After any type of bariatric surgery, the stomach is only a fraction of its original size so there’s just not enough room to fill it with nutrient-devoid, empty-calorie foods. In case you aren’t familiar with the term “empty-calorie foods”, this basically refers to any and all foods and beverages that are highly processed, rich in unhealthy fats, and loaded with added sugars, salt, and other preservatives.
The long list of empty-calorie foods includes candies, pastries, desserts, sugary cereals, processed meats, junk foods, soft drinks, and alcohol. Many foods masked as ‘healthy’ are also ’empty’ including pretzels, baked chips, fruit juice and flavored waters, low-fat ice cream, fat-free salad dressings, and any “100-calorie” snack packs. As these foods tend to drive food cravings and promote weight gain, it’s better to just avoid them.
Maintain Adequate Hydration Throughout the Day
Regular fluid consumption throughout the day is extremely important for maintaining adequate hydration after bariatric surgery. Although water is the perfect hydrating beverage, all liquids actually count towards your daily fluid intake. In addition to water, drinking high-quality liquid-based protein supplements, skim milk, herbal teas and other sugar-free, noncarbonated and decaffeinated beverages is most ideal.
Make an all-out effort to drink a minimum of 6-8 cups of fluid each day. To reduce the likelihood of filling up on fluids, it is best not to consume any beverages with meals. You should also drink any and all fluids slowly from a glass without using a straw, as drinking liquids with a straw increases the chance of air entering the stomach.
Perform Cardio Exercise Regularly and Indefinitely
To achieve lasting weight loss with bariatric surgery and, moreover, maintain overall good health, it’s important to incorporate cardiovascular (cardio) exercise into your routine. At the very least, you should perform activities like walking or jogging, stair climbing, swimming, cycling and/or group exercise on most days of the week.
Now, you might think that more is better for successful weight loss. Not true!
It’s actually better to limit cardio exercise to no more than 45-60 minutes per day and then complement your exercise efforts with spontaneous physical activity. Believe it or not, performing excessive amounts of cardio after surgery (and during weight loss) can actually amplify muscle loss.
Include Dietary Supplements Under Physician Supervision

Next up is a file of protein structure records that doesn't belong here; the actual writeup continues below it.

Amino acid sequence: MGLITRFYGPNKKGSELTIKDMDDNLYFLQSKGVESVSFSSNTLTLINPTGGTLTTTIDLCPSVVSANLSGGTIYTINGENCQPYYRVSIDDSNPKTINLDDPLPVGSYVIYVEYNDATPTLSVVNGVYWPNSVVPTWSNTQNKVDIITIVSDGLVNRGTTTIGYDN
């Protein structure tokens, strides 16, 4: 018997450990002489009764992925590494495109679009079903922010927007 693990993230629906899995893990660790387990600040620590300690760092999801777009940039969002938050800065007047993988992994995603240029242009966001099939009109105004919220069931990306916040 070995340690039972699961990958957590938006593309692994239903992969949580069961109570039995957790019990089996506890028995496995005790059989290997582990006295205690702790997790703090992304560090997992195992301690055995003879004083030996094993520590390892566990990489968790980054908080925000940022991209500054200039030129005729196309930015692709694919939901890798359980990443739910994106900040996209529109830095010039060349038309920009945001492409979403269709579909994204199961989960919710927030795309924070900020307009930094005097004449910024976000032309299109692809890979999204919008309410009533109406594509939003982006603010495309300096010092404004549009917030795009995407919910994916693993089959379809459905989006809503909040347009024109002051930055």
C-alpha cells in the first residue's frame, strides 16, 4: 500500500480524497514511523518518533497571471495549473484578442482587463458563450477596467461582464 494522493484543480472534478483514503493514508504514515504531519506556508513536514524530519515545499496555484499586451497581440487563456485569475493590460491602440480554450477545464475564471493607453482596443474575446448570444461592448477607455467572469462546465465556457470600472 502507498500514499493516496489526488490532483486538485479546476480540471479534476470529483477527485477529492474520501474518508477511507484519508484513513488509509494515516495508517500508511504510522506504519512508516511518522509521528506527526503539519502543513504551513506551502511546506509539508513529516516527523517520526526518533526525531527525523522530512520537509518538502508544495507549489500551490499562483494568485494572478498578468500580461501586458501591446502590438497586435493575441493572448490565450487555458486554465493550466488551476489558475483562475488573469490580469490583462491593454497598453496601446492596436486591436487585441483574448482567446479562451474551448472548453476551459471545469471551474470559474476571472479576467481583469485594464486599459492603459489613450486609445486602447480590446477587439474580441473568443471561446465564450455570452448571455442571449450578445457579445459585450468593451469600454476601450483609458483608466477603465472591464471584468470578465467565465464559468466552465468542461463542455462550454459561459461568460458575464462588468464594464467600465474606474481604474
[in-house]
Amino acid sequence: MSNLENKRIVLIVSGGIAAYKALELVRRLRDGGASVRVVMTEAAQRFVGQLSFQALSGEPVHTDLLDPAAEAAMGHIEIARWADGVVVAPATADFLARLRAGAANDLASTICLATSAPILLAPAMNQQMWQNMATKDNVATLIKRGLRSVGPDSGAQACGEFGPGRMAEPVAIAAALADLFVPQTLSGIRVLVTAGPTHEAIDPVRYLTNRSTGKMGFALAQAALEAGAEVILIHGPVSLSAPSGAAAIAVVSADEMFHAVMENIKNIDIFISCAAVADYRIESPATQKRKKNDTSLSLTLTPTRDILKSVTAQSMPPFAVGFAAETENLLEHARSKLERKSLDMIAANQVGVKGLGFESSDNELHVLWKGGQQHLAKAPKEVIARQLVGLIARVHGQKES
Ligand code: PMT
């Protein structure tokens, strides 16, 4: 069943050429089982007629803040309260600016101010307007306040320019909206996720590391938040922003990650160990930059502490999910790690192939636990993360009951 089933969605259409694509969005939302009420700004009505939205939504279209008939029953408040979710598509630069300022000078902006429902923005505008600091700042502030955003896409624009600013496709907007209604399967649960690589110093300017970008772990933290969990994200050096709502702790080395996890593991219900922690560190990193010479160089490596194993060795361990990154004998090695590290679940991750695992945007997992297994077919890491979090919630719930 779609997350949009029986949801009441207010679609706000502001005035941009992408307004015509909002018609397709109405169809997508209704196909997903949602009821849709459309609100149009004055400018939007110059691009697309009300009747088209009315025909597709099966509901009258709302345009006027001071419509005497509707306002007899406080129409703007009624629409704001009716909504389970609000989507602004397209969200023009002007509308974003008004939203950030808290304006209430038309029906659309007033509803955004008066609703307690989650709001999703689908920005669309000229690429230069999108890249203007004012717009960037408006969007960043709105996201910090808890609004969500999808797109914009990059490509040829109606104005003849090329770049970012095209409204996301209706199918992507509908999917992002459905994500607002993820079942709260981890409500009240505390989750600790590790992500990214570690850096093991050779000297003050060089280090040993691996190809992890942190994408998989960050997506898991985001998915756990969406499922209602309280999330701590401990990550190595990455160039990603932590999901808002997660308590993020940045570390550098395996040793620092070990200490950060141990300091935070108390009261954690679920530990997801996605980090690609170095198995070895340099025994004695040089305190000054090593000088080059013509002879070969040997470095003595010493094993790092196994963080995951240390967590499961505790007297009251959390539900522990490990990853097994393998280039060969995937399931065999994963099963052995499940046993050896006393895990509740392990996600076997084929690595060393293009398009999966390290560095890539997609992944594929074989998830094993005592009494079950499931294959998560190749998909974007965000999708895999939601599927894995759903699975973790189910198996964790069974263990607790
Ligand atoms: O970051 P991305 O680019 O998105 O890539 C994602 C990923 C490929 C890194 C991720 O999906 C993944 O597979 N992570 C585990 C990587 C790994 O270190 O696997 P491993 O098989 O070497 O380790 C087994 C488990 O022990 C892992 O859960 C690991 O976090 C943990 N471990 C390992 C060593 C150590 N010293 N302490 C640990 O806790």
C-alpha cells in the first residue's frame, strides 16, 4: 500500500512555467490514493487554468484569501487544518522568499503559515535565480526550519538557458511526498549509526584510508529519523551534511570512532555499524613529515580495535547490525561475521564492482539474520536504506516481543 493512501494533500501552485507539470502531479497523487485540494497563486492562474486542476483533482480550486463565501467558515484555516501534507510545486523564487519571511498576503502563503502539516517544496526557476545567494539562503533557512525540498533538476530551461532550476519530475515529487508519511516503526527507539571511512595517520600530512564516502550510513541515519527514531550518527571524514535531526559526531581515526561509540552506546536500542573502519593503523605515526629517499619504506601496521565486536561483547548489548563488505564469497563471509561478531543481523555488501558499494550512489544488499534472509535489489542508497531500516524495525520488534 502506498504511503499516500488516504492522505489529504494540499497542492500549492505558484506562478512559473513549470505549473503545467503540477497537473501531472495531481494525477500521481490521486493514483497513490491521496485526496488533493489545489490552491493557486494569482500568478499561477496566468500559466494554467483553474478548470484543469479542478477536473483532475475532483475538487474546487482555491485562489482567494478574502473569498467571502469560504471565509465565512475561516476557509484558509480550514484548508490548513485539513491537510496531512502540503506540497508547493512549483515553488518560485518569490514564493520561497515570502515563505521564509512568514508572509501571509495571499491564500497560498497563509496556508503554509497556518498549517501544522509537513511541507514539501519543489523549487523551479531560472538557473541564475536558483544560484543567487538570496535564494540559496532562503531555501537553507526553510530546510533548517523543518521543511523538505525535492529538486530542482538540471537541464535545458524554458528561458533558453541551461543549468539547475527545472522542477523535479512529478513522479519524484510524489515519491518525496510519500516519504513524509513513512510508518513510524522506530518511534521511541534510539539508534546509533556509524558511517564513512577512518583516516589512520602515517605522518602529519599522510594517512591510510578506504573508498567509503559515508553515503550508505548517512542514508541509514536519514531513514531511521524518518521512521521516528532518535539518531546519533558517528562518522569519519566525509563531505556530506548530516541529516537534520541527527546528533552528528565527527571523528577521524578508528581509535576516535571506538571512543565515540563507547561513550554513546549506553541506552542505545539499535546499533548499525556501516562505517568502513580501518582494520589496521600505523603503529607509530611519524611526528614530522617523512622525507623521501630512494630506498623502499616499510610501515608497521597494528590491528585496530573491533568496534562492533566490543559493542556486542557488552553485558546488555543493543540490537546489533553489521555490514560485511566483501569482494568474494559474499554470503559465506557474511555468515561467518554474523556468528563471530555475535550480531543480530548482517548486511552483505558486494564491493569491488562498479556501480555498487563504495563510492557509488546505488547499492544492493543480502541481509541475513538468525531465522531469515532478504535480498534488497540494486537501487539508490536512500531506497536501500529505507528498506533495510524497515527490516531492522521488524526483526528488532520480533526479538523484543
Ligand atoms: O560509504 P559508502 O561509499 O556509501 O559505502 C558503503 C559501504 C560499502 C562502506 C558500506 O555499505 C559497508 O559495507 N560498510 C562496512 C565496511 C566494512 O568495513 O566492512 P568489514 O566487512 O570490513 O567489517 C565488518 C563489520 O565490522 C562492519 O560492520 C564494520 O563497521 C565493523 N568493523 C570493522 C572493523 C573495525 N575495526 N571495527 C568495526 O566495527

Due to bariatric surgery-related changes in the digestive tract, there are several micronutrients the body may no longer be able to effectively absorb. These include calcium, iron, and certain B-vitamins. Since the limited capacity of the stomach simply won’t allow an increased intake of such micronutrients through food, long-term supplementation may be required under direct supervision of a physician.
And, there you have it! Effective strategies that’ll ensure lasting weight loss success with bariatric surgery.
As an exercise scientist, nutritionist, and advanced trainer with expertise in obesity, I certainly understand that people who are obese may already be burdened with a laundry list of physical limitations and health problems (reduced muscle strength, low cardiovascular endurance, sleep apnea, heart disease, diabetes, high blood pressure, and thyroid disorders) that can adversely influence their ability to lose weight.
For many, bariatric surgery may be the only plausible solution, which is why I decided to share this information. Even if you opt not to have surgery, following these strategies will help you lose weight. So, get started today and experience some real success.
Learn what it takes to achieve and maintain good health through weight control. Get your copy of Leaving Your Fat Behind today!
Disclaimer: The information provided is for educational and informational purposes only and is not intended to diagnose, treat, cure or prevent any disease. Any reader who is concerned about his or her health should contact a physician for advice.
Before starting an exercise training program you should first make sure that exercise is safe for you. If you are under the age of 55 years and generally in good health, it is probably safe for you to exercise. However, if you are over 55 years of age and/or have any health problems, be sure to consult with your physician before starting an exercise training program.